A Local 802 member has submitted an interesting question involving an all-too-frequent scenario encountered by musicians. This member wrote:
Recently, I went out on the road with a company. Payment for the tour was based on a “performance/rehearsal” basis. The tour book sent by the company noted that there would be eight performance/rehearsals in all for the tour. At the airport, I received a new itinerary (“tour book”) and discovered that one of the performances was not listed. There was no clear indication from the employer that this “performance/rehearsal” was cancelled, even though it was not included in the new itinerary.
Being that I was not informed of this change to the schedule prior to leaving on this tour, do I have any legal recourse with regard to obtaining the money originally promised for this performance/rehearsal?
This member’s situation unfortunately reminds me of a small claims court proceeding I recently handled, which involved a club date musician who was guaranteed a minimum amount of gigs. When a more lucrative job became available, she notified her employer well in advance of the dates she had missed and gave him an opportunity to find a replacement.
When she called her employer to notify him that she was available to resume her responsibilities, he told her she was fired.
I’ll always remember the first question the arbitrator asked: “Did you have a written contract?” The answer was no. Not surprisingly, the action was dismissed.
To answer this member’s question: a tour book itself is not a legal contract.
A contract is an agreement where there are mutual obligations binding on both parties (or, in law school parlance, “mutual exchange of detriment”). The tour book alone was not a binding promise that you were guaranteed those performances.
While there are occasions when a contract may be an oral one, oral contracts are often hard to prove. And they are often invalidated by operation of a legal principle known as the “statute of frauds.”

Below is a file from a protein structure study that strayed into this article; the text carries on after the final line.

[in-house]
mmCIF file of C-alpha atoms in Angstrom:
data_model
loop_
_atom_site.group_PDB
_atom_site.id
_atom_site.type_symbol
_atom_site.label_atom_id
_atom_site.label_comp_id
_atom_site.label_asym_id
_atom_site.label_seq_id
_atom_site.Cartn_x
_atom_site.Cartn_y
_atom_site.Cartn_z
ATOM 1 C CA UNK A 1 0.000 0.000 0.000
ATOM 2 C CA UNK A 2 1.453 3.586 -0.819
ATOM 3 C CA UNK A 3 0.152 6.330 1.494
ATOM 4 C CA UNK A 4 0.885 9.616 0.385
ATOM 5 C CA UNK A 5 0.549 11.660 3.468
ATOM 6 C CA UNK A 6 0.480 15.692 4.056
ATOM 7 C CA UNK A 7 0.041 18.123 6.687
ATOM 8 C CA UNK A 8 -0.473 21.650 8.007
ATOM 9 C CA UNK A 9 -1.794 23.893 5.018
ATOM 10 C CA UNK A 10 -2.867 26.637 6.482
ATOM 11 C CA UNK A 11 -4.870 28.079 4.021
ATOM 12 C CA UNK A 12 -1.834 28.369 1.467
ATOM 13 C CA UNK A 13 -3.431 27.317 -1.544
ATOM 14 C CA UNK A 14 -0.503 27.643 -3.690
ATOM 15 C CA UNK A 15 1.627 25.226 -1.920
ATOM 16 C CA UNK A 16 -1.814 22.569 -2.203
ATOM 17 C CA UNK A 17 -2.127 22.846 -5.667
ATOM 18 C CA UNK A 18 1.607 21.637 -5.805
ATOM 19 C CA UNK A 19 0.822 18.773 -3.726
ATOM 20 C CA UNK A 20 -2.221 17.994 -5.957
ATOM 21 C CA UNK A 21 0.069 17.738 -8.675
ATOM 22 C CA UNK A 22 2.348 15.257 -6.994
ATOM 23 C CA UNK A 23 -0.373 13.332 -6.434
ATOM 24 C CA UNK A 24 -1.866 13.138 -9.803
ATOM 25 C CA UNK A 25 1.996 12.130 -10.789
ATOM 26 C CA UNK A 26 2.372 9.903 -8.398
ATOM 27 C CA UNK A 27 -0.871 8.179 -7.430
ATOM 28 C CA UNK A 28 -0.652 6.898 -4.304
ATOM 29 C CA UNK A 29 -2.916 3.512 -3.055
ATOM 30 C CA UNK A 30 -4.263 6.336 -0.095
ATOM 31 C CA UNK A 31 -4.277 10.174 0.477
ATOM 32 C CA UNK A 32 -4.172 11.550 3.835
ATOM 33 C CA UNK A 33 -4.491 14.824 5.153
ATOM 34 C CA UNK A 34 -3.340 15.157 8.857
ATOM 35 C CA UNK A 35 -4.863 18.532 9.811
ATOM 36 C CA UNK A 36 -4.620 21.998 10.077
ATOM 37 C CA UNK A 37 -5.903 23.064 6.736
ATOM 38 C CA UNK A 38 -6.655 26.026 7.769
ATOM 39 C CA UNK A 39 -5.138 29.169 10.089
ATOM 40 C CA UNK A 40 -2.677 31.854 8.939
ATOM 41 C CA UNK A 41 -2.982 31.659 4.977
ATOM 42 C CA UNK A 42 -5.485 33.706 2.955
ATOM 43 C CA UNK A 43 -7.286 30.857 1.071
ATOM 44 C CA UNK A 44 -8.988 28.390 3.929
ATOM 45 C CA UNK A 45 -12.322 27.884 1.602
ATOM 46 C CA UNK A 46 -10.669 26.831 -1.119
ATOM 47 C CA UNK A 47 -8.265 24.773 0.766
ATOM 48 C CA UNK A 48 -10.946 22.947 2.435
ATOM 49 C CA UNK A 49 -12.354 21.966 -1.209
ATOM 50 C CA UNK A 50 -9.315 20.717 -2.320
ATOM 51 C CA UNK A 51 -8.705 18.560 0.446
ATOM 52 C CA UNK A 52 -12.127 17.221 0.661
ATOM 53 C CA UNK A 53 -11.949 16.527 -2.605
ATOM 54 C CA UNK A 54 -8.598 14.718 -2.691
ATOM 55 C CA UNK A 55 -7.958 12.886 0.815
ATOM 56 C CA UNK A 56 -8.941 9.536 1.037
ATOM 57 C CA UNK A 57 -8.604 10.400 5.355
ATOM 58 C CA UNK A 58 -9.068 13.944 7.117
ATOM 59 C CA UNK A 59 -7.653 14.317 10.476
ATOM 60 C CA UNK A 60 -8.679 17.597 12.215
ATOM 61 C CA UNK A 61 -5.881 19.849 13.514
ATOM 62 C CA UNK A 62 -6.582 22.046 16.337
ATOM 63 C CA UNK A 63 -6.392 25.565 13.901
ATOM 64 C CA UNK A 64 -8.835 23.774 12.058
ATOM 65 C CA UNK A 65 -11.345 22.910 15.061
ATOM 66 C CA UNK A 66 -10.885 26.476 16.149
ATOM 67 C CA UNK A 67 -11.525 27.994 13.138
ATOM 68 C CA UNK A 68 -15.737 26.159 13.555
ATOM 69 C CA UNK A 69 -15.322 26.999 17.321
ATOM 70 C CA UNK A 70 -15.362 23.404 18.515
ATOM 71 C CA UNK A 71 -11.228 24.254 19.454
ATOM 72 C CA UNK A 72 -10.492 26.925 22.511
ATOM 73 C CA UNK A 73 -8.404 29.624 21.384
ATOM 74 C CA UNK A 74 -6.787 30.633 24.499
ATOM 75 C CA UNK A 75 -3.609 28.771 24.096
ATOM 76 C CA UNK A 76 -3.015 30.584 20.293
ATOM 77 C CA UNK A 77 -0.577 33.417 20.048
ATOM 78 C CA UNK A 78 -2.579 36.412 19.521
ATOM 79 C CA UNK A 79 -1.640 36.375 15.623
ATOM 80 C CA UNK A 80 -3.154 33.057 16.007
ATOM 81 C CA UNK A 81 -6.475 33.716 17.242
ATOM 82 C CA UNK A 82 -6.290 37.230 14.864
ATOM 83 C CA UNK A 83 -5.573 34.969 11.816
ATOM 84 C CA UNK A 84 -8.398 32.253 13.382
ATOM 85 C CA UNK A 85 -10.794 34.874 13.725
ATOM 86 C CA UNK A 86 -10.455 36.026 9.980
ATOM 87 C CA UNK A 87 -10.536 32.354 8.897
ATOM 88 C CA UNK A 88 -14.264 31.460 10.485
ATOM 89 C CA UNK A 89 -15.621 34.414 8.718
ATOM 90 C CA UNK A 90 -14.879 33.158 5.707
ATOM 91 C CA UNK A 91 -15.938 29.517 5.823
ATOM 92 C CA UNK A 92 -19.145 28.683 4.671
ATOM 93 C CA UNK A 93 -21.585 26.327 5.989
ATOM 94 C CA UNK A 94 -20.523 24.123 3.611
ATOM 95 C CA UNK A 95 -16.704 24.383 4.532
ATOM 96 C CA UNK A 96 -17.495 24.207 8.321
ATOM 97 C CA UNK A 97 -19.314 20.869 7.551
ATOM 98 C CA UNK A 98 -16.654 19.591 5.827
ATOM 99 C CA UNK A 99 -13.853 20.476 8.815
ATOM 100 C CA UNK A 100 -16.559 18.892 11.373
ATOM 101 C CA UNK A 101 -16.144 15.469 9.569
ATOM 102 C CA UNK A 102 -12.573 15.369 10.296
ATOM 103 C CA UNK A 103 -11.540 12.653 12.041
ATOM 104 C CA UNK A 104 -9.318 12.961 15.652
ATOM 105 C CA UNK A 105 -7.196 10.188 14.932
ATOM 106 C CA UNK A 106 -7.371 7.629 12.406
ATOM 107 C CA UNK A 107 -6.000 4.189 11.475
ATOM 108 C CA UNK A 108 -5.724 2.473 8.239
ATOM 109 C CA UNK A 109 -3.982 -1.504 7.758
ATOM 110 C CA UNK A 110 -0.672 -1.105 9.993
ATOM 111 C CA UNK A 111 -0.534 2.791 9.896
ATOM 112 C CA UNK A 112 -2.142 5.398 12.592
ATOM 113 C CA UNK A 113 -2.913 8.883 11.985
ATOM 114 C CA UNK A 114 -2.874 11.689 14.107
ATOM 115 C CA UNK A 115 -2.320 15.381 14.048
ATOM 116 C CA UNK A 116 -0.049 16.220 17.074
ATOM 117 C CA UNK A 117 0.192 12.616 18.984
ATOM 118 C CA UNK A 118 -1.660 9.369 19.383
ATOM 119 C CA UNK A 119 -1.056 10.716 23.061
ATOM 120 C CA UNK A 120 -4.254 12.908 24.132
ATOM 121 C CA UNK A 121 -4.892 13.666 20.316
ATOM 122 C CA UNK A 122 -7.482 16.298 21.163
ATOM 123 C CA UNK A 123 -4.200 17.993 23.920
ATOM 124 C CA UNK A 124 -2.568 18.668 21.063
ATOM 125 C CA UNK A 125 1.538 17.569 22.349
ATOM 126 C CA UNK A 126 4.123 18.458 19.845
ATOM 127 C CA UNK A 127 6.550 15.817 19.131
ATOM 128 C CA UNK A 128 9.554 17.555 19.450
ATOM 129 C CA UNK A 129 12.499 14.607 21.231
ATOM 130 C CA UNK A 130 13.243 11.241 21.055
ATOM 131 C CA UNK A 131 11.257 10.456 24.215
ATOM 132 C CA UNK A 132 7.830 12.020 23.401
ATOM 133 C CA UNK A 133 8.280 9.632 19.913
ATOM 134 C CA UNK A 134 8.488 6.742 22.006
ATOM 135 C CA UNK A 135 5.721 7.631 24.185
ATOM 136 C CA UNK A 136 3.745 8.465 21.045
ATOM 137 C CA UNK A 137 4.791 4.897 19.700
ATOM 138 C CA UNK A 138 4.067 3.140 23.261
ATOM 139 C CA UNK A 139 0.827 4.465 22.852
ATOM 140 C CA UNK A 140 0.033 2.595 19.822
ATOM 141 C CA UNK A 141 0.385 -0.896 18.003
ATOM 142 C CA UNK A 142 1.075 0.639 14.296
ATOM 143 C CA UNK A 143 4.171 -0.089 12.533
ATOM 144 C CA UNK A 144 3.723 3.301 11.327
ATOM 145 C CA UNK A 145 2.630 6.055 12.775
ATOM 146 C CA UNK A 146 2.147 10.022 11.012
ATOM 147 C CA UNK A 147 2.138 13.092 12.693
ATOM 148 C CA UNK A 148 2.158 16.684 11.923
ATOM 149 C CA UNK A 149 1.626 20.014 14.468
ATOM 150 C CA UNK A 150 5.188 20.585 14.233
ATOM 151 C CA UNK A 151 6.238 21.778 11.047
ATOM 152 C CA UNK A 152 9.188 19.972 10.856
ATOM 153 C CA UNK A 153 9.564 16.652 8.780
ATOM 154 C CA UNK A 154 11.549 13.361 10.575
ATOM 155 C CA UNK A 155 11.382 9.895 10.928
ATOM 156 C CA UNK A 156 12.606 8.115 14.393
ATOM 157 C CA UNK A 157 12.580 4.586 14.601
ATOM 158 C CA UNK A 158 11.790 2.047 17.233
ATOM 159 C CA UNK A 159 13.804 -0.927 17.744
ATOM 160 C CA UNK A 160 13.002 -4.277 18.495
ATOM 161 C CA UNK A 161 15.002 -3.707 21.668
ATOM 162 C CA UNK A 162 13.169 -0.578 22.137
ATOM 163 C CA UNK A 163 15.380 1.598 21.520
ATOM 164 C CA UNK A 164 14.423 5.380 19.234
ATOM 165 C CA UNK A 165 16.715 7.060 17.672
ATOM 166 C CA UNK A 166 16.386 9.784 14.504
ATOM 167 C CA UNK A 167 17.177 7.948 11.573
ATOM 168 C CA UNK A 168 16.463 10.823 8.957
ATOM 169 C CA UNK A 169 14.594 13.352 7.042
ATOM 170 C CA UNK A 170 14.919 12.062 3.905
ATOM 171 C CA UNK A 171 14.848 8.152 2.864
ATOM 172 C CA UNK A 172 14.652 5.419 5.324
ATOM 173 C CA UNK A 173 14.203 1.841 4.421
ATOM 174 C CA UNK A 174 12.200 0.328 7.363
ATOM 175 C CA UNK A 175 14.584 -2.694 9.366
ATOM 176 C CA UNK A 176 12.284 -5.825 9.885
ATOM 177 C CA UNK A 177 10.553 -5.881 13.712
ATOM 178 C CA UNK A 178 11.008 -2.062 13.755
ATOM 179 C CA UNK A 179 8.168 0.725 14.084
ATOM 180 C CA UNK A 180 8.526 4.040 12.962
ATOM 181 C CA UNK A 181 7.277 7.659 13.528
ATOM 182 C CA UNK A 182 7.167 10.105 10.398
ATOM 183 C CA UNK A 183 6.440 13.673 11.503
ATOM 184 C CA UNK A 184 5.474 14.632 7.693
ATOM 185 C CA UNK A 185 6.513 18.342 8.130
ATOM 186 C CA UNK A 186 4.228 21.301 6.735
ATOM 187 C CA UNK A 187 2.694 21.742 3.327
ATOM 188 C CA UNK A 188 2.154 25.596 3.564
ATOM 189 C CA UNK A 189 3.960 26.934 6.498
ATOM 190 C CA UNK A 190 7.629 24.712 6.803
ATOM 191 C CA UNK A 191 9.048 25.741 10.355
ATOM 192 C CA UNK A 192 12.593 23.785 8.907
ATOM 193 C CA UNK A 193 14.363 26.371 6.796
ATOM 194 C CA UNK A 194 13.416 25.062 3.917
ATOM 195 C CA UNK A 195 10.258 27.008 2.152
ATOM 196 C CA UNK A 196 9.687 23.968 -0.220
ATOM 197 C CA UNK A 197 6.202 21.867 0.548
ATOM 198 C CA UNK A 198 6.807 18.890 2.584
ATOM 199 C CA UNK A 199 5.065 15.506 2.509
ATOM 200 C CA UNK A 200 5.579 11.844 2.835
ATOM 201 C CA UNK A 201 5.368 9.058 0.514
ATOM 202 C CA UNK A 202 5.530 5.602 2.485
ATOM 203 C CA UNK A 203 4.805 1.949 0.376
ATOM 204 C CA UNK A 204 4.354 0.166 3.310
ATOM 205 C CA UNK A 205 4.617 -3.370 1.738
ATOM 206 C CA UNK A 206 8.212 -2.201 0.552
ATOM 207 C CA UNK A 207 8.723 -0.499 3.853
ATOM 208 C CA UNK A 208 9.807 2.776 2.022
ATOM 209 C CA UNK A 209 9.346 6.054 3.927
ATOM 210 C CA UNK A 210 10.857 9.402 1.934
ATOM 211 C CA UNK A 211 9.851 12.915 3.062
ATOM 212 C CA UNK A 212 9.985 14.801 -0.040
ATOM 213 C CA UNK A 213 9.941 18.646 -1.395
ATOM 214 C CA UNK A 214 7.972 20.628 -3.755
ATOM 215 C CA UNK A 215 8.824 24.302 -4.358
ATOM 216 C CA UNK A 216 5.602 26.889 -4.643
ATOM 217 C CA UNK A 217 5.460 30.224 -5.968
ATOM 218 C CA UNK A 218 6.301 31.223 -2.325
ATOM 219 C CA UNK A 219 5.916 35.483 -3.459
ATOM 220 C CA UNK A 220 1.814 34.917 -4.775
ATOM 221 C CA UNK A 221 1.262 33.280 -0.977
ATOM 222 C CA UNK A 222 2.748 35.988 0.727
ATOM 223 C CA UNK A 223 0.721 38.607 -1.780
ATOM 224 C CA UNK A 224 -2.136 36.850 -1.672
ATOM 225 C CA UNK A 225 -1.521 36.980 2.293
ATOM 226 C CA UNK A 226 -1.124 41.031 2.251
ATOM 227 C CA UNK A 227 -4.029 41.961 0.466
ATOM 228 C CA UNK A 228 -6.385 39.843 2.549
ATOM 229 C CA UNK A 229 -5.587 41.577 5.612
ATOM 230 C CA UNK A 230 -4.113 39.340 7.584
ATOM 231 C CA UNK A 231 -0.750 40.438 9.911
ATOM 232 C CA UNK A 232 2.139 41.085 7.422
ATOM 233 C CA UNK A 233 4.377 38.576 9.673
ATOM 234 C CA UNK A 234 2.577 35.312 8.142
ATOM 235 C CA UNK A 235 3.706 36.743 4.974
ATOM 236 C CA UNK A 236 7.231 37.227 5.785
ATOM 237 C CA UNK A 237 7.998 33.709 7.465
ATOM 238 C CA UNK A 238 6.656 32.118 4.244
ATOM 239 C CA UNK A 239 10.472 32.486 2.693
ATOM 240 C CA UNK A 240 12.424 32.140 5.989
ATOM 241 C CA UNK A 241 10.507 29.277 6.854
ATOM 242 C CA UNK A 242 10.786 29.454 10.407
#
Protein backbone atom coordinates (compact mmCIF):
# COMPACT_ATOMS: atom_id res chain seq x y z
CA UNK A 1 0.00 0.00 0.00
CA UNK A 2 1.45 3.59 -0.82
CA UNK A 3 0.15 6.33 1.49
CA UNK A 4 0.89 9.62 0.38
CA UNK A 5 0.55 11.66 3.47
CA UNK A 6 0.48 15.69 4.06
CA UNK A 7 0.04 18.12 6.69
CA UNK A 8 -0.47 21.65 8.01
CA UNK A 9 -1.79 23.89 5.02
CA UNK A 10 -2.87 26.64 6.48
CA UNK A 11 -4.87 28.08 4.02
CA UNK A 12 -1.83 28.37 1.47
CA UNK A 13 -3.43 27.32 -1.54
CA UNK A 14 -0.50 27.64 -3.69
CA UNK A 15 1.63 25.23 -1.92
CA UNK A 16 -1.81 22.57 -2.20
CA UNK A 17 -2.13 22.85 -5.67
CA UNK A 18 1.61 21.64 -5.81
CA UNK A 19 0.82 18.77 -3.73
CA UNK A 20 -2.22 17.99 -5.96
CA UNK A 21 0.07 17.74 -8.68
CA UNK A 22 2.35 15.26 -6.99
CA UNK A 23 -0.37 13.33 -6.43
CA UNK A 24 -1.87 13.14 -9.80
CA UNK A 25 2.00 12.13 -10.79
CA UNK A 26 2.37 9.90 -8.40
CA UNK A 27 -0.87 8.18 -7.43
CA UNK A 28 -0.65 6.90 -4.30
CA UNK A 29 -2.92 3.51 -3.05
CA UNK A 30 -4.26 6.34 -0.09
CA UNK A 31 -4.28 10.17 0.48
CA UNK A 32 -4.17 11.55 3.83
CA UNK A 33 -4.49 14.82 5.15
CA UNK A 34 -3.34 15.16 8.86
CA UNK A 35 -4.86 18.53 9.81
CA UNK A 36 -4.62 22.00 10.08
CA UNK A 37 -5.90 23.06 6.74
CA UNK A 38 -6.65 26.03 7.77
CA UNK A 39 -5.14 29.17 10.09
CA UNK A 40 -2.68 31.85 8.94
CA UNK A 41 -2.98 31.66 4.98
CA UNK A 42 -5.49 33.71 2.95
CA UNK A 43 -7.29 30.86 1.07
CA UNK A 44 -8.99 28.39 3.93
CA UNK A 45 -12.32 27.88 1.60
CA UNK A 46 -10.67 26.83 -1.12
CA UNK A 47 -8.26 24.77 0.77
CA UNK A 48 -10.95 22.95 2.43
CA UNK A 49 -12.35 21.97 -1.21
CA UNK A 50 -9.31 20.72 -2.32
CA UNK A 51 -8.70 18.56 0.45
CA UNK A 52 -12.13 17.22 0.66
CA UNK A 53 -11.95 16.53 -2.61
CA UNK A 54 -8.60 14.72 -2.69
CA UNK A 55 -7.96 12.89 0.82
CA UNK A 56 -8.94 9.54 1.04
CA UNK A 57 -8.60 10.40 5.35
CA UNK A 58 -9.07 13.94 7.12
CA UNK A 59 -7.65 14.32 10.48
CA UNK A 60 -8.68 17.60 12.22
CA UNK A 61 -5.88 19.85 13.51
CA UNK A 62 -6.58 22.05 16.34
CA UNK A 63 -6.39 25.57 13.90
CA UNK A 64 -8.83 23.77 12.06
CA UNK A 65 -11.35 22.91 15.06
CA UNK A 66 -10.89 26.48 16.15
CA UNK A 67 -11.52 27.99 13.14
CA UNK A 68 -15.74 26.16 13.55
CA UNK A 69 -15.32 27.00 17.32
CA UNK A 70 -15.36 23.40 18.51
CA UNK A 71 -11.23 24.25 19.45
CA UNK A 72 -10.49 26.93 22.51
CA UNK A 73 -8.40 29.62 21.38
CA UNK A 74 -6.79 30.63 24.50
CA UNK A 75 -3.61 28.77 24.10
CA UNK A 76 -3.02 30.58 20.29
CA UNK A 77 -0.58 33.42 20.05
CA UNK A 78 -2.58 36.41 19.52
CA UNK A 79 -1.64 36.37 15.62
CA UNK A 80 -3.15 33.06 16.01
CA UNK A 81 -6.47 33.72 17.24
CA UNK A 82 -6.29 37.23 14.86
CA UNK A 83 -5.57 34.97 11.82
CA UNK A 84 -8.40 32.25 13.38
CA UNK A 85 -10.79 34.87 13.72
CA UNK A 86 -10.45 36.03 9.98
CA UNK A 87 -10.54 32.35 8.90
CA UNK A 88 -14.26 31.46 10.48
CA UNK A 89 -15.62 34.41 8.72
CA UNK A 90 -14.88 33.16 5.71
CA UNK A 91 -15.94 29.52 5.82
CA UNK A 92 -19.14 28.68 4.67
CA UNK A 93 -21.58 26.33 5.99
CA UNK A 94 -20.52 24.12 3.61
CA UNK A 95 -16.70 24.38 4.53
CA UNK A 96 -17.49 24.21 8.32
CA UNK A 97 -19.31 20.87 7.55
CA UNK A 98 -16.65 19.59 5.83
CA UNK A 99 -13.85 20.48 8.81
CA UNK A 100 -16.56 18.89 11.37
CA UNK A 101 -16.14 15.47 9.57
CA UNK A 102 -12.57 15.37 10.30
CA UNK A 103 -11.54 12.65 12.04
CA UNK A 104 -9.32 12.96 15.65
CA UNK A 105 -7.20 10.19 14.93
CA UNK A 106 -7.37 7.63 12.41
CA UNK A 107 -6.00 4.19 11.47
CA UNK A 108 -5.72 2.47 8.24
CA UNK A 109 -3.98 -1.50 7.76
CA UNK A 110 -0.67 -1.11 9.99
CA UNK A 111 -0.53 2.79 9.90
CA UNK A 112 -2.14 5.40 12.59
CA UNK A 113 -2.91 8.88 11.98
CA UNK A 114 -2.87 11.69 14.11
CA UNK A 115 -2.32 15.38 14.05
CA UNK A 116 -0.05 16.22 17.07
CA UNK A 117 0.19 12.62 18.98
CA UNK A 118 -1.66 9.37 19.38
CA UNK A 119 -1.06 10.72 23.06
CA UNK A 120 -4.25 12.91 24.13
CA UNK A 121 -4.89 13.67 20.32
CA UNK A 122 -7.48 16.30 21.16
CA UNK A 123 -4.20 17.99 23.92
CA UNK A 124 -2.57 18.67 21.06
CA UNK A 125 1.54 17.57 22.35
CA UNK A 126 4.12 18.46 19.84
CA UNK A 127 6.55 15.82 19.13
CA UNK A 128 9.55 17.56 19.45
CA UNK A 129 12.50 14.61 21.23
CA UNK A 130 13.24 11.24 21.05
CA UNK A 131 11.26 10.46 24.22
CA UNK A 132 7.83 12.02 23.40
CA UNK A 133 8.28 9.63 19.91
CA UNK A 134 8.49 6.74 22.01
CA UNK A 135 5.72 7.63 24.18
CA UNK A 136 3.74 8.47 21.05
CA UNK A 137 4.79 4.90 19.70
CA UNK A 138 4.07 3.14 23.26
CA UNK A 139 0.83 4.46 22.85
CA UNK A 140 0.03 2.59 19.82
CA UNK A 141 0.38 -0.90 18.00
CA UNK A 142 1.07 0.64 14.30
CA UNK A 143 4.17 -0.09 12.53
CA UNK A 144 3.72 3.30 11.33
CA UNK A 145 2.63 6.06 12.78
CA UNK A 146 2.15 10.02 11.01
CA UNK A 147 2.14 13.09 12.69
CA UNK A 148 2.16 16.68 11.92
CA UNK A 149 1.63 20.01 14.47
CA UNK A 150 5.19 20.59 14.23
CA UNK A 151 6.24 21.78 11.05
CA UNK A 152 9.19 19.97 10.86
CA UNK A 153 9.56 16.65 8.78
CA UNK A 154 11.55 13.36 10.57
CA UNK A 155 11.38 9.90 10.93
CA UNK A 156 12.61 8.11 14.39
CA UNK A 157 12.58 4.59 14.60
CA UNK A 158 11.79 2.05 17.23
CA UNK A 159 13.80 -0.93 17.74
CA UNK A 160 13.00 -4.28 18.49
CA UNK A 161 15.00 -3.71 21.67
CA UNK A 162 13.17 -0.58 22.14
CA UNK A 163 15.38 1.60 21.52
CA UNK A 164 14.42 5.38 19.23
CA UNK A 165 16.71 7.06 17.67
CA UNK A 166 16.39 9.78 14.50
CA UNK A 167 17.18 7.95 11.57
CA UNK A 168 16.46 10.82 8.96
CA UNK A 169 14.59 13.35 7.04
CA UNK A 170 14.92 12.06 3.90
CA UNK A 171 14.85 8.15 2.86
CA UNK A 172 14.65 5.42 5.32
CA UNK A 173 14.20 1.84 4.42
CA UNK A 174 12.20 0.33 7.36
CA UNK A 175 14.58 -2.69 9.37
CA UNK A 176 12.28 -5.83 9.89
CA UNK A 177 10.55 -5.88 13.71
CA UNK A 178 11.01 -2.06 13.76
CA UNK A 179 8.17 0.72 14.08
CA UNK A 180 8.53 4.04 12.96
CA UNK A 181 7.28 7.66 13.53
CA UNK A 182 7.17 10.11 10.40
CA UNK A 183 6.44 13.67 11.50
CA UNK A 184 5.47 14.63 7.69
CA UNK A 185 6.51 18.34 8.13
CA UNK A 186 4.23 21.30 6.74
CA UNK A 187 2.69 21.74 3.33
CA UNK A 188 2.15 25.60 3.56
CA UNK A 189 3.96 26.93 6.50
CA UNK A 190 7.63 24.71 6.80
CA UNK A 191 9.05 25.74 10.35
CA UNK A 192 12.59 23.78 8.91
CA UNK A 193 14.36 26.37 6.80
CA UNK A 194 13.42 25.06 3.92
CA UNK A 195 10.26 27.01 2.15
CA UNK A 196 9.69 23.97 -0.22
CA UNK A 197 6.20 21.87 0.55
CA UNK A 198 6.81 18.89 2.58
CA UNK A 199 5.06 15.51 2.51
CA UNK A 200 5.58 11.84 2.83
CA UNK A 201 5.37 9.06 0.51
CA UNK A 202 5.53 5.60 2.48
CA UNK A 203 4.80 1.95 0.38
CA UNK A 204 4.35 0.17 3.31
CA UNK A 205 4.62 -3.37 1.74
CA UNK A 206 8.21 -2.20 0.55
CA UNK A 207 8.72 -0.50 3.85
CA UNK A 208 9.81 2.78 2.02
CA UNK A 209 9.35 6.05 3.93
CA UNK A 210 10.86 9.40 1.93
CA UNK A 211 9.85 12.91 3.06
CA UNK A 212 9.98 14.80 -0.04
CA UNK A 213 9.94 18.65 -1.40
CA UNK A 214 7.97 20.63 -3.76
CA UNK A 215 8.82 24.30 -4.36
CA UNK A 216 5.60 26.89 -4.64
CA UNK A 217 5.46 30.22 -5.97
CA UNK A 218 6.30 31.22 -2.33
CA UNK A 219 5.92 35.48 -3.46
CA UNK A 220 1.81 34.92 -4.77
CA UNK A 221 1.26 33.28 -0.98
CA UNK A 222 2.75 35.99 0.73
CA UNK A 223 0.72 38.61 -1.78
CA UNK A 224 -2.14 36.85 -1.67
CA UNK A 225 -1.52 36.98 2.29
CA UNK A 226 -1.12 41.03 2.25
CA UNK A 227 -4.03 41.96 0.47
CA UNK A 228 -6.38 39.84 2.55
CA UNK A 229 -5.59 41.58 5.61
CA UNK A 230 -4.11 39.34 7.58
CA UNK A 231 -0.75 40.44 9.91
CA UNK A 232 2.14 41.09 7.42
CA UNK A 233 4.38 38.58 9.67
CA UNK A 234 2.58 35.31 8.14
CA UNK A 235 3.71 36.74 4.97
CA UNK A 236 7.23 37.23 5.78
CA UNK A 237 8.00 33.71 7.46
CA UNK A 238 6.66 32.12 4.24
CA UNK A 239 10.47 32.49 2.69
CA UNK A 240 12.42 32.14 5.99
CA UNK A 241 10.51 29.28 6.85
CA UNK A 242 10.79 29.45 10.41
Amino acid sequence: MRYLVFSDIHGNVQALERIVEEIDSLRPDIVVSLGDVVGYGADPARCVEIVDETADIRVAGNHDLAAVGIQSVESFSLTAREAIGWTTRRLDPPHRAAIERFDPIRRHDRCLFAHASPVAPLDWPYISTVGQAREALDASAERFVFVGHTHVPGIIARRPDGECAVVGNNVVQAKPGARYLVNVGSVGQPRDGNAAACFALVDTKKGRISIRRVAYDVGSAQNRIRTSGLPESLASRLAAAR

The statute of frauds requires that all contracts for employment must be in writing if, by their terms, they can’t be performed within a year of the agreement. New York General Obligations Law, section 5-701(a)(1).
For instance, let’s say that you tell me that you will wash my car next Saturday for $100. Even if we don’t put it in writing, that can still be considered an enforceable contract, since the time period is less than one year. That is an example of a valid oral contract.
But if you agree to wash my car every Saturday until you die, that agreement must be in writing, because the time period is greater than a year.
Or if you agree to wash my car on November 12, 2006, that agreement must also be put in writing, since it is more than a year from now.
Oral contracts — even valid ones — are extremely difficult to prove. But even so, this doesn’t apply in this member’s case, because his tour took place over a period of time less than one year.
Additionally, since this member’s employer’s payment obligation was admittedly based upon the performance/rehearsals which actually occurred, if a performance or rehearsal was cancelled, even during the tour, no payment would be required.
To prevent such a scenario, many contacts which Local 802 has entered into contain a guaranteed paid minimum number of performances and rehearsals. Hence, even if these performances were cancelled, payment would still have to be made.
I recently handled an arbitration involving a major symphonic band, with a contractual clause of this type.
Moral of this story: Try your utmost to get a union contract!
E-mail your legal questions to the editor of Allegro, Mikael Elsila, at email@example.com.